A landslide is a geological phenomenon which includes a wide range of ground movement, such as rock falls, deep failure of slopes, and shallow debris flows, see flow. Although gravity acting on an over steepened slope is the primary reason for a landslide, there are other contributing factors:
- erosion by rivers, glaciers, or ocean waves create oversteepened slopes
- rock and soil slopes are weakened through saturation by snowmelt or heavy rains
- earthquakes create stresses that make weak slopes fail
- volcanic eruptions produce loose ash deposits, heavy rain, and debris flows.
- vibrations from machinery, traffic, blasting, and even thunder may trigger failure of weak slopes
- excess weight from accumulation of rain or snow, stockpiling of rock or ore, from waste piles, or from man-made structures may stress weak slopes to failure and other structures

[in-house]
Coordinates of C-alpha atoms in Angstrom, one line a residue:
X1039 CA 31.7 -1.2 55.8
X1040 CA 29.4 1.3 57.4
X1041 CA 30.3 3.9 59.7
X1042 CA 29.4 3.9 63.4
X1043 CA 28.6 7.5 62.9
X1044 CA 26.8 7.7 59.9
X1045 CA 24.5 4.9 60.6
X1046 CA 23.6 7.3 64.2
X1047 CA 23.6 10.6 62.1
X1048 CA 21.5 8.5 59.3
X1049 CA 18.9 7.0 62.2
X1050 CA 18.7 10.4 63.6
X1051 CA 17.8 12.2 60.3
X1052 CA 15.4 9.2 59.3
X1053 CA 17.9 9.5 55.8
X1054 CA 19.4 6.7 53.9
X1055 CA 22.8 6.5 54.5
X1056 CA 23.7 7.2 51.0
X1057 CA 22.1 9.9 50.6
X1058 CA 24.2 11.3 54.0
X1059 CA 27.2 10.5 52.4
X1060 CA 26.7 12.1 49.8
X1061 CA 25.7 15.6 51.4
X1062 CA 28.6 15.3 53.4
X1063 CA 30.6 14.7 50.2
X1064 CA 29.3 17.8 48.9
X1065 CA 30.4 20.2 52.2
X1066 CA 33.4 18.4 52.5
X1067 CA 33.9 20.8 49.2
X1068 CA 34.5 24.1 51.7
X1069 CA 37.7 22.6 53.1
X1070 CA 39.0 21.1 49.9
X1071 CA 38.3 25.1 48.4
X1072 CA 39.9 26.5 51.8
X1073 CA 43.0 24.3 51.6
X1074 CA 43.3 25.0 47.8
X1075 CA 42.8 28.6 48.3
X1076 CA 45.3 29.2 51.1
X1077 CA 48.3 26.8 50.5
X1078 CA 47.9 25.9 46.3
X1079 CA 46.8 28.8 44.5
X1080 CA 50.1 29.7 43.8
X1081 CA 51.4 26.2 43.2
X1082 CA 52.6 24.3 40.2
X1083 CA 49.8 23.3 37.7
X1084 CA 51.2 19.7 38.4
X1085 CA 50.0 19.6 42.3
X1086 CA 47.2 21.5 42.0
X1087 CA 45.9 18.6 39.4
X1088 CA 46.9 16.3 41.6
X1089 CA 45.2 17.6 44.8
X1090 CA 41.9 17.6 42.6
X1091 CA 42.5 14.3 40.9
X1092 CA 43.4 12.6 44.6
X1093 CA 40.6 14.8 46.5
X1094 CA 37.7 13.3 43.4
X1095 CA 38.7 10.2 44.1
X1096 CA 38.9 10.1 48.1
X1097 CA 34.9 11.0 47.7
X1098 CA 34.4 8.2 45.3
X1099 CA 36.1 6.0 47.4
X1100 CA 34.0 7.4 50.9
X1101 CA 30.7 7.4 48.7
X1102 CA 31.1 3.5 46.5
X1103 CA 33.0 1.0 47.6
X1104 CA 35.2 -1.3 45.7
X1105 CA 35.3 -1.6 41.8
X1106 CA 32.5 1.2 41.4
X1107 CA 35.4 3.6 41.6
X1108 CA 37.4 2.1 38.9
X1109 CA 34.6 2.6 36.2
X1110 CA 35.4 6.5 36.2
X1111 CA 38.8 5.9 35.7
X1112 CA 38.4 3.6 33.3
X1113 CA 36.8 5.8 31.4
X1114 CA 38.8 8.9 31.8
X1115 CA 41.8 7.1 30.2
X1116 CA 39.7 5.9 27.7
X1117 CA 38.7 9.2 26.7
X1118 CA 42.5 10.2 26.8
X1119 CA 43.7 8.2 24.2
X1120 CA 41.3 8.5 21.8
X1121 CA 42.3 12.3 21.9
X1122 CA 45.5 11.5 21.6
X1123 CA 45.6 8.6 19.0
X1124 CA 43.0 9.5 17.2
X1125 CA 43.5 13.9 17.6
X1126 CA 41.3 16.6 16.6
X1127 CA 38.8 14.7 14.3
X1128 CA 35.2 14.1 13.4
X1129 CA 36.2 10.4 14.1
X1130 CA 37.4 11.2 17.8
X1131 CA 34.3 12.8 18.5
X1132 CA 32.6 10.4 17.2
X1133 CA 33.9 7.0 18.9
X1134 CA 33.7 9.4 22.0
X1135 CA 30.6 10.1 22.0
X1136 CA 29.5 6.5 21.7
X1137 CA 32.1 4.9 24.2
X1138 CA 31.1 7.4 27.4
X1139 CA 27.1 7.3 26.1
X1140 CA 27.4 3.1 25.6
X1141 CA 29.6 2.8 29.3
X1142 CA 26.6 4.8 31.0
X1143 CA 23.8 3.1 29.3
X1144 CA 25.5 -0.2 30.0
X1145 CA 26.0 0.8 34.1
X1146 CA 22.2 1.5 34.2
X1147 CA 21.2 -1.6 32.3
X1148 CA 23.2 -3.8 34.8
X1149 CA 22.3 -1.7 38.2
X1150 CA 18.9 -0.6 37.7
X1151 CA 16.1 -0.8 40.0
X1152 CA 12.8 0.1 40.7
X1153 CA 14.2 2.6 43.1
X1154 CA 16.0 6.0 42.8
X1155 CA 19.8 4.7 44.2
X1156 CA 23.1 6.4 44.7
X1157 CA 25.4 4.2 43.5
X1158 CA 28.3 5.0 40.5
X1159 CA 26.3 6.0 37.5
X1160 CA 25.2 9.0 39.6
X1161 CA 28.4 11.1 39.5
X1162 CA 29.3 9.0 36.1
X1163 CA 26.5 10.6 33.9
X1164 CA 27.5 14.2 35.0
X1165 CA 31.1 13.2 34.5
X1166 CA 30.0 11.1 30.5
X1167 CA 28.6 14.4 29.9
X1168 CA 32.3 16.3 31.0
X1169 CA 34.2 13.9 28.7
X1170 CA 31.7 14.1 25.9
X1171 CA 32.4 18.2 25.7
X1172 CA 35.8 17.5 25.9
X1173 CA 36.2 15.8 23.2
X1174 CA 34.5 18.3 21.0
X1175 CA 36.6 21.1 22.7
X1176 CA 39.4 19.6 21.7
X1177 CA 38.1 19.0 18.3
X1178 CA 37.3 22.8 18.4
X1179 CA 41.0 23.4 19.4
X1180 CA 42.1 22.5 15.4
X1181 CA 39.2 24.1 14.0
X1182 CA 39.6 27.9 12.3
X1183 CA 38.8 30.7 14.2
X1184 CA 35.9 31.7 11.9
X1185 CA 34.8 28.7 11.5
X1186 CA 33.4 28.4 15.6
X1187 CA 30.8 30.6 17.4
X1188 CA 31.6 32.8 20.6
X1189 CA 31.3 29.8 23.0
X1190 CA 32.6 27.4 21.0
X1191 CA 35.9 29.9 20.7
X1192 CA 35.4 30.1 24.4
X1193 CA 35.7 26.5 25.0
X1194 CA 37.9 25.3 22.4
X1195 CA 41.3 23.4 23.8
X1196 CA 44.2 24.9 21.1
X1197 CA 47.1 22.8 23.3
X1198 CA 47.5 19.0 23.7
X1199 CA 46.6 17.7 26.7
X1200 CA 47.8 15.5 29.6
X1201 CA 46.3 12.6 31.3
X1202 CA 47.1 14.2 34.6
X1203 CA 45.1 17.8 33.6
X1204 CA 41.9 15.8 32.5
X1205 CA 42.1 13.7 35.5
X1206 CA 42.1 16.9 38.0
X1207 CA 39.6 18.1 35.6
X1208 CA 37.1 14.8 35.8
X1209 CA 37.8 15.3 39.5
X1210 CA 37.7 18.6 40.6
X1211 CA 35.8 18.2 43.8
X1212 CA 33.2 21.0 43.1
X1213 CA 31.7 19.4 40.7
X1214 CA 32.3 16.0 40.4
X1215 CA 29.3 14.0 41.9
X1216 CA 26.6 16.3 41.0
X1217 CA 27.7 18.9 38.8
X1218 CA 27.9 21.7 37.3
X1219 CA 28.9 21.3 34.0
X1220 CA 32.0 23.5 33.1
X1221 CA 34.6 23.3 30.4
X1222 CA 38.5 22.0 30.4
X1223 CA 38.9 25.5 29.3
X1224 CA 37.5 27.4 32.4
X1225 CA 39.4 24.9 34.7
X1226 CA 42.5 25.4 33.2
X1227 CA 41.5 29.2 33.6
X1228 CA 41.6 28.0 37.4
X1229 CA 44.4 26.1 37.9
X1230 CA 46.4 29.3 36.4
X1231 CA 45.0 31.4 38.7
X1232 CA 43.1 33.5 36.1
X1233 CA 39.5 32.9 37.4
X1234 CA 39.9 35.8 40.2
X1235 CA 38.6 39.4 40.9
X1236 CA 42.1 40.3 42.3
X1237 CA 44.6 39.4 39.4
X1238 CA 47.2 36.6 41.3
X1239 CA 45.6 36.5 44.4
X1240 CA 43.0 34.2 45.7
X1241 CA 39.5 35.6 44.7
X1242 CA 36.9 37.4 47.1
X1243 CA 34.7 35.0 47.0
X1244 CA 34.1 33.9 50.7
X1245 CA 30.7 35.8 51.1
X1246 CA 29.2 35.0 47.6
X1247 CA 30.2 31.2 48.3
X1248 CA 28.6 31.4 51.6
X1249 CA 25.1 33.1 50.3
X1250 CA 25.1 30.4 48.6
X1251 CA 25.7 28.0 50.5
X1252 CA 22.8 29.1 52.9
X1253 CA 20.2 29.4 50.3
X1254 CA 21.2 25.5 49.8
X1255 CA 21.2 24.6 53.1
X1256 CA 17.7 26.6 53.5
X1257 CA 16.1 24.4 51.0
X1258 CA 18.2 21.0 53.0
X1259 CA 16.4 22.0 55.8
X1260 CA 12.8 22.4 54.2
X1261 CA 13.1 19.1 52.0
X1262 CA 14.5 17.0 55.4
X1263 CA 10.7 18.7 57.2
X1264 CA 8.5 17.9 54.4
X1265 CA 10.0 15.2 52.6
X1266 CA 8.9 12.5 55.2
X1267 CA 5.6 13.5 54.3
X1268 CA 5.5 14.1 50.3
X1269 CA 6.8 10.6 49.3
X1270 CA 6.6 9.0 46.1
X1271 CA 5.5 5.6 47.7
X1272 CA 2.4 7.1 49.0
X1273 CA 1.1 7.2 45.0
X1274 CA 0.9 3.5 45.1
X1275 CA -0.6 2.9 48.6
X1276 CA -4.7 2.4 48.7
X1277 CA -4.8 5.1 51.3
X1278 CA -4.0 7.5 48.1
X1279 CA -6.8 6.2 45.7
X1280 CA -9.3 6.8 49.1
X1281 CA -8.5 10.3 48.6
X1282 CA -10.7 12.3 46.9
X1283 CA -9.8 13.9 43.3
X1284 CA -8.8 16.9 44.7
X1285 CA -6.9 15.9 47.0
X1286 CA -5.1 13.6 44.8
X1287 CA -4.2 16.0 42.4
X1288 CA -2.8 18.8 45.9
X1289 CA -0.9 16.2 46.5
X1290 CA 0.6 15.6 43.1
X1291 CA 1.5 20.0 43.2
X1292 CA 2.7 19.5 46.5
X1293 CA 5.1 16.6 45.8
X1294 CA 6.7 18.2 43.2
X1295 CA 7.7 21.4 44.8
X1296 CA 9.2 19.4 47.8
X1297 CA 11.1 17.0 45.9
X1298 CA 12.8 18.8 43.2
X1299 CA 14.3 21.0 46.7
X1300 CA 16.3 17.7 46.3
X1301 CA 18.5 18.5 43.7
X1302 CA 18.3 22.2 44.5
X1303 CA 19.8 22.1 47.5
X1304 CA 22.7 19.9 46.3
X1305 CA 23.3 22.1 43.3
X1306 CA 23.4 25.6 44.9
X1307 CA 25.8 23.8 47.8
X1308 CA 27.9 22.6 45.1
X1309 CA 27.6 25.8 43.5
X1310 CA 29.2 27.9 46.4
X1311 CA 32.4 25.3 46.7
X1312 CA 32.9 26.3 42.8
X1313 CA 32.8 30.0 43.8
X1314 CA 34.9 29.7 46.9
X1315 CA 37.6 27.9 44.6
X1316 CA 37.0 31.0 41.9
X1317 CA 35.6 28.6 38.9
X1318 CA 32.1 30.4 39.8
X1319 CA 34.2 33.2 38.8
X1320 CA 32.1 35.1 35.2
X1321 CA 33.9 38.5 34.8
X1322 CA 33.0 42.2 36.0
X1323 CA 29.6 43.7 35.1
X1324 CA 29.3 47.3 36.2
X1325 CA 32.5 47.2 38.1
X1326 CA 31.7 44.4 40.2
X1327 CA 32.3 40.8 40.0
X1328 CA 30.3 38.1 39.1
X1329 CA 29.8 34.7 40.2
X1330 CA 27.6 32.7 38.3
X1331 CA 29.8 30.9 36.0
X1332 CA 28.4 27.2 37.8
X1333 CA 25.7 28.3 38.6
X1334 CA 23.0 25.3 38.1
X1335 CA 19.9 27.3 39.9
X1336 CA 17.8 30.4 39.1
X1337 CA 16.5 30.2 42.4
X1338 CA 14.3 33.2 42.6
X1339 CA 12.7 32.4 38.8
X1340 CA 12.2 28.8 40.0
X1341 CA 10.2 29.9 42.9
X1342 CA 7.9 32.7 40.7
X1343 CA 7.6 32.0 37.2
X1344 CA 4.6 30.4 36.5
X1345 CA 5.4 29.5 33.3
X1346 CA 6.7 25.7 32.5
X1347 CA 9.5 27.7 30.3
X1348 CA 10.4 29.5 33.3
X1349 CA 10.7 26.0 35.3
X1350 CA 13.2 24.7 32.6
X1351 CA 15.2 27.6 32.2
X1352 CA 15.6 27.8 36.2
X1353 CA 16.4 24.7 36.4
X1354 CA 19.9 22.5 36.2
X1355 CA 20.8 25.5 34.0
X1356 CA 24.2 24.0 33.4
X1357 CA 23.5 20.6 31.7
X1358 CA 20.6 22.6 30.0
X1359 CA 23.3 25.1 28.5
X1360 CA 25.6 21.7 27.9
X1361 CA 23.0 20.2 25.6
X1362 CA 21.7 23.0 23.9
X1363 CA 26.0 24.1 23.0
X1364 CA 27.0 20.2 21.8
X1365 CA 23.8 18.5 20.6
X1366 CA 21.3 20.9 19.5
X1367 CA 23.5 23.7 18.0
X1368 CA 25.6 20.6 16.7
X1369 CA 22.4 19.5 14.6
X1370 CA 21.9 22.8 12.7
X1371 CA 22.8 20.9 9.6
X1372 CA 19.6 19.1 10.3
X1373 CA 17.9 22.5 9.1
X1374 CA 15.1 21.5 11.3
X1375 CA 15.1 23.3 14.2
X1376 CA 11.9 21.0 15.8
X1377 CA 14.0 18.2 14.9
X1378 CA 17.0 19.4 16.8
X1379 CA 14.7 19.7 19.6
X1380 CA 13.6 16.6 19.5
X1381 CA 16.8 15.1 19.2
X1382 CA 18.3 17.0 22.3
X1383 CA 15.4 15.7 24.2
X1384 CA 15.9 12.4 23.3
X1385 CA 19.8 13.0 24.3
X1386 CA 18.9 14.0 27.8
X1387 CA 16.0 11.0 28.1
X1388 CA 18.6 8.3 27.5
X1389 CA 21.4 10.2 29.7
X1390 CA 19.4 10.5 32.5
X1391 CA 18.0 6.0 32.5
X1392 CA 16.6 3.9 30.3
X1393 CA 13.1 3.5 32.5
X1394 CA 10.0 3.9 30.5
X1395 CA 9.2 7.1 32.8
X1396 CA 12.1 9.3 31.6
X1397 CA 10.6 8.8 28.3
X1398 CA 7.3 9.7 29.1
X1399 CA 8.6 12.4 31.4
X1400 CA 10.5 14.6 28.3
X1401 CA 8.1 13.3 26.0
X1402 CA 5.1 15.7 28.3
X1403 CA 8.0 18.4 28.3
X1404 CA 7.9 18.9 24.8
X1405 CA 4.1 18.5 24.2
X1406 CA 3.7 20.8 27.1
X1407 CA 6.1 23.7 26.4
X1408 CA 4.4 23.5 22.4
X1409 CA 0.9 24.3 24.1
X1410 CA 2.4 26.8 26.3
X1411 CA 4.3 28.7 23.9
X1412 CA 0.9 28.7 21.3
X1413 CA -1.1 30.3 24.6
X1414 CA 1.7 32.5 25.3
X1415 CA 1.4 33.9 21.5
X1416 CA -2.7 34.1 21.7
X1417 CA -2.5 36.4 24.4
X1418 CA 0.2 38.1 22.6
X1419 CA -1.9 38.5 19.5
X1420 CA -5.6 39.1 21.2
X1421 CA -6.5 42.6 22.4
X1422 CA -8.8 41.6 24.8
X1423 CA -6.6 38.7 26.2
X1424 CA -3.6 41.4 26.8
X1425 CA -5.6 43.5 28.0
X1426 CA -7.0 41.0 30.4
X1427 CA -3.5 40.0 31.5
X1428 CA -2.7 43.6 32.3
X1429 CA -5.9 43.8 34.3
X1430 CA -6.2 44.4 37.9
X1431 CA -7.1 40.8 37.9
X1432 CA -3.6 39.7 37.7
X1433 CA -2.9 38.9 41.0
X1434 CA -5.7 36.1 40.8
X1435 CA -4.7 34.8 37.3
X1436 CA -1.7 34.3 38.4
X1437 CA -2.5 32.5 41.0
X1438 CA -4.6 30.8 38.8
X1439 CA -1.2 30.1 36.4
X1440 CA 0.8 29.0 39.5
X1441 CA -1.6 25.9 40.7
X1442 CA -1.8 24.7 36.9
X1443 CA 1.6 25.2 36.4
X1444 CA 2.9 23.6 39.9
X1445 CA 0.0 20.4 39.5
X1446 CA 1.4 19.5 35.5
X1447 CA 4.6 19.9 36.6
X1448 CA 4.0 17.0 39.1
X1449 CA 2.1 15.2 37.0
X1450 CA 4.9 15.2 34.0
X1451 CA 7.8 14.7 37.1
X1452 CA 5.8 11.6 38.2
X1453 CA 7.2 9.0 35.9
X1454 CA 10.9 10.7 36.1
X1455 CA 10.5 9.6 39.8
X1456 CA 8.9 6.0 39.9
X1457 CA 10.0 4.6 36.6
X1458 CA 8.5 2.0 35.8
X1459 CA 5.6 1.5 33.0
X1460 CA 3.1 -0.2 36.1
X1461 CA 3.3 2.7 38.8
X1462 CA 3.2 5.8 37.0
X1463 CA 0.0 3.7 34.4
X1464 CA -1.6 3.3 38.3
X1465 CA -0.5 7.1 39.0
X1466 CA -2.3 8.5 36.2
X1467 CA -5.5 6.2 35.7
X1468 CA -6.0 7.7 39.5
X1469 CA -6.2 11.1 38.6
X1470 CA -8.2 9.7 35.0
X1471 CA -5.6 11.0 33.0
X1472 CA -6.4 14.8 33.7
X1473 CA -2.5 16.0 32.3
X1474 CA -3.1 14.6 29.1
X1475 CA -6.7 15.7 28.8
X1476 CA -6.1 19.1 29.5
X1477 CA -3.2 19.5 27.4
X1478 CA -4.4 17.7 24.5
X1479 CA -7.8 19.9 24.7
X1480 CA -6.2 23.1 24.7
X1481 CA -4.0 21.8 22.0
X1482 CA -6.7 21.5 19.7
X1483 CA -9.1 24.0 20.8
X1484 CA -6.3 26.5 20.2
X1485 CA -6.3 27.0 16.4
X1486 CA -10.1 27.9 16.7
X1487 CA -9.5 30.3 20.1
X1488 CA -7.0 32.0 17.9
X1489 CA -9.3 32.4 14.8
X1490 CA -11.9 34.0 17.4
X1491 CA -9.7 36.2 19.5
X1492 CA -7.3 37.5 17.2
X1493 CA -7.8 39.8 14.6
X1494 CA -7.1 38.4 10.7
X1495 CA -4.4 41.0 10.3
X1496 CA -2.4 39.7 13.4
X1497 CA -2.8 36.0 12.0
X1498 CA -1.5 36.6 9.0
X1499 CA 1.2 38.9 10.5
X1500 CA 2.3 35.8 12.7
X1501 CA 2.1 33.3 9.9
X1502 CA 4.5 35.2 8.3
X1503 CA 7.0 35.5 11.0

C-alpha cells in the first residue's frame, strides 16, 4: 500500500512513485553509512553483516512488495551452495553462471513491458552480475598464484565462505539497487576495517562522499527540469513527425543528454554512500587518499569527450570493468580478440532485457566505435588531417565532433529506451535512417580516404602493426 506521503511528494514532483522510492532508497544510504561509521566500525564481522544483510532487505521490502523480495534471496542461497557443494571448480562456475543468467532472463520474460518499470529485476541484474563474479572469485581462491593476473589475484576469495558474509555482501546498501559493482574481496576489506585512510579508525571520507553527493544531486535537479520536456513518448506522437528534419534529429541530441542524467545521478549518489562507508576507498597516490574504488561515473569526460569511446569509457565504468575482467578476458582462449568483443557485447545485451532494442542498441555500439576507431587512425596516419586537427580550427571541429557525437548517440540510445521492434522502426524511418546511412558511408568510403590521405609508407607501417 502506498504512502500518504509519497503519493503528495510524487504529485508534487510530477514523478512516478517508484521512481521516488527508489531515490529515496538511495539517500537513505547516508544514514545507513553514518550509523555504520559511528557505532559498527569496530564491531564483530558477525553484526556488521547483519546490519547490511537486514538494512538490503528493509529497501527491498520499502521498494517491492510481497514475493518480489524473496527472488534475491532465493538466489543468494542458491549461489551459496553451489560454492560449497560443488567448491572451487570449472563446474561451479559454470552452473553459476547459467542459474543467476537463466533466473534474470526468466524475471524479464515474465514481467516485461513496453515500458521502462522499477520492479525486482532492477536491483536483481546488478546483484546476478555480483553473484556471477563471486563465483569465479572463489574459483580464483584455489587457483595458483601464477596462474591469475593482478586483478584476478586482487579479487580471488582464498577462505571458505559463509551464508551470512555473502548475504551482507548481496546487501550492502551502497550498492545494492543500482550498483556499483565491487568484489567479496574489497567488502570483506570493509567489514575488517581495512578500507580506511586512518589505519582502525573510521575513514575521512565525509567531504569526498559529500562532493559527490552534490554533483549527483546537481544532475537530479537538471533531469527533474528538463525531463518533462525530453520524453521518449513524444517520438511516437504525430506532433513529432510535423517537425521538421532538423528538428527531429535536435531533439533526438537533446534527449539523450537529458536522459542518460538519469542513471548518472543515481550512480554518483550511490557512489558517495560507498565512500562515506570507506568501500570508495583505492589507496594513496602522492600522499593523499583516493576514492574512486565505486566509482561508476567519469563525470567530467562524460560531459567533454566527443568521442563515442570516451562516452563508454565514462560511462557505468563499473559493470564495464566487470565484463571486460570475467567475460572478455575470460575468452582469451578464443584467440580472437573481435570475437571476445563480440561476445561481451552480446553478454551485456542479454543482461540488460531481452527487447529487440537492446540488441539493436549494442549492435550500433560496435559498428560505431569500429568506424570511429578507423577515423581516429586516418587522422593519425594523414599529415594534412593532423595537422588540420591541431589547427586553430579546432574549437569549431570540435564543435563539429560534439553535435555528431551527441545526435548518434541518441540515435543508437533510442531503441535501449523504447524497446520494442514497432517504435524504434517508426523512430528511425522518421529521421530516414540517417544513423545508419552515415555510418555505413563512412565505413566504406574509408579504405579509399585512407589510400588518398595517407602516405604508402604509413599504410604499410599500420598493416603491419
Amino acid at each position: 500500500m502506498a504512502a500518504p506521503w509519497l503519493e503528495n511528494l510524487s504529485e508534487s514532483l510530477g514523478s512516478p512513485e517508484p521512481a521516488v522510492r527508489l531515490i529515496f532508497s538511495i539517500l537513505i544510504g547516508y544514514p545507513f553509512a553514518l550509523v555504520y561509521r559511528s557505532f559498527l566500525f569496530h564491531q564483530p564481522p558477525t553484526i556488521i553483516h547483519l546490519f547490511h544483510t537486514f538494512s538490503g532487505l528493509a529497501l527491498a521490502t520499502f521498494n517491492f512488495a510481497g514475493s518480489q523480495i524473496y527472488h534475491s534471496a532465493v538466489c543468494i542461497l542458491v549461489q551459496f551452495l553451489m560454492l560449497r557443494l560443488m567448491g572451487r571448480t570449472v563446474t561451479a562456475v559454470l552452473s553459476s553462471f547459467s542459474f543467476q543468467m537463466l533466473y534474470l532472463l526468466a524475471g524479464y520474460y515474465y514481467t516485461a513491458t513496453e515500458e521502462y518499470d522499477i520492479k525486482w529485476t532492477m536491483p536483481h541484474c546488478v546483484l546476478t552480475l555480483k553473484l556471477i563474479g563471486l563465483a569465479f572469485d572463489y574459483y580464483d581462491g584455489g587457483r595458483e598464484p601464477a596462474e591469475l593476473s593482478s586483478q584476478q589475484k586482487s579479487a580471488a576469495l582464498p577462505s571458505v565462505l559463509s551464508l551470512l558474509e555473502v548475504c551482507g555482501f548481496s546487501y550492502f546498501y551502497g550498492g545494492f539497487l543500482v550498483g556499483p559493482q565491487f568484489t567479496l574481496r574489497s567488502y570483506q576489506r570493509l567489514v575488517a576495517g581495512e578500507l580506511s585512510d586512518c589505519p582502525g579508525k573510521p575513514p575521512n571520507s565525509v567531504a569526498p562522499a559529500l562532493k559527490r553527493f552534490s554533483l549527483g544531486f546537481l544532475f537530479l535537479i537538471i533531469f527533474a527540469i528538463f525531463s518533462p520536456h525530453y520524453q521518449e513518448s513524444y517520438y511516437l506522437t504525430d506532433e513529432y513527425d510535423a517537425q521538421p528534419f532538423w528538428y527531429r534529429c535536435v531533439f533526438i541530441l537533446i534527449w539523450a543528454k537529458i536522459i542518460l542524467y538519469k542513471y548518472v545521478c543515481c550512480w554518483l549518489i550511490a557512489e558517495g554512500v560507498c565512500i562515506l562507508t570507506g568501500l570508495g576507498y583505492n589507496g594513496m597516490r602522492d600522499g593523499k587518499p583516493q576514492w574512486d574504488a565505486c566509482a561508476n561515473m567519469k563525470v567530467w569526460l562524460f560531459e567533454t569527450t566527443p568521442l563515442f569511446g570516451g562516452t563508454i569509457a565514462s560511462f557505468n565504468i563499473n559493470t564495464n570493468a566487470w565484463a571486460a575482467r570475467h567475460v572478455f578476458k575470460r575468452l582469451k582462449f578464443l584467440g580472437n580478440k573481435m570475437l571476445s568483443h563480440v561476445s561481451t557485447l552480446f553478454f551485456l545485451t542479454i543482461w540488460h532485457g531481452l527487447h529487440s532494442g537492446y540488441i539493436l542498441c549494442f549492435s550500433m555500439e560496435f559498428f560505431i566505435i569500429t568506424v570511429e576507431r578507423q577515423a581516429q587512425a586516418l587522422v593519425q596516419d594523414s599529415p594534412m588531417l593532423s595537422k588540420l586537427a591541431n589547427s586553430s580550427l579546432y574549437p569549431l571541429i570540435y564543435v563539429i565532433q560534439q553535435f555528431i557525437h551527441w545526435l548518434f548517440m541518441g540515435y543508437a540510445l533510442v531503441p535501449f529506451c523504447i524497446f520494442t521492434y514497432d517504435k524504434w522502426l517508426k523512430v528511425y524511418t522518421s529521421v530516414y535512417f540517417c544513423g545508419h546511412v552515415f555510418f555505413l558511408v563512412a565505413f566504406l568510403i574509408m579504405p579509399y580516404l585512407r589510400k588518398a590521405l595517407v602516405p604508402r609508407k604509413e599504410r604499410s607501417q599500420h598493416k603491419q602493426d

Slope material that become saturated with water may develop a debris flow or mud flow. The resulting slurry of rock and mud may pick up trees, houses, and cars, thus blocking bridges
and tributaries causing flooding along its path.
Similarly, ice floes can form in rivers that are clogged with ice, but are generally much slower moving. Nonetheless, they can generate forces strong enough to collapse bridges.
An avalanche is similar in mechanism to landslide and it involves a large
amount of ice, snow and rock falling quickly down the side of a mountain. Usually the ice builds in cornices or forms over a weaker layer of snow, creating the danger of an avalanche.
A pyroclastic flow is caused by a collapsing cloud of ash, poisonous gas and hot rocks from a volcanic explosion that moves rapidly down an erupting volcano.
First-draft text taken from USGS fact sheet, public domain
is also a near-unanimous election for a candidate in a vote
, which has won by an overwhleming majority over to other candidates. Landslides sometimes occur when one candidate is perceived as much superior to the rest, or by imperfect voting methods. See bloc voting
, and the unanimous 2002
re-election of Iraqi
president Saddam Hussein
, criticized by many on the outside as unfair.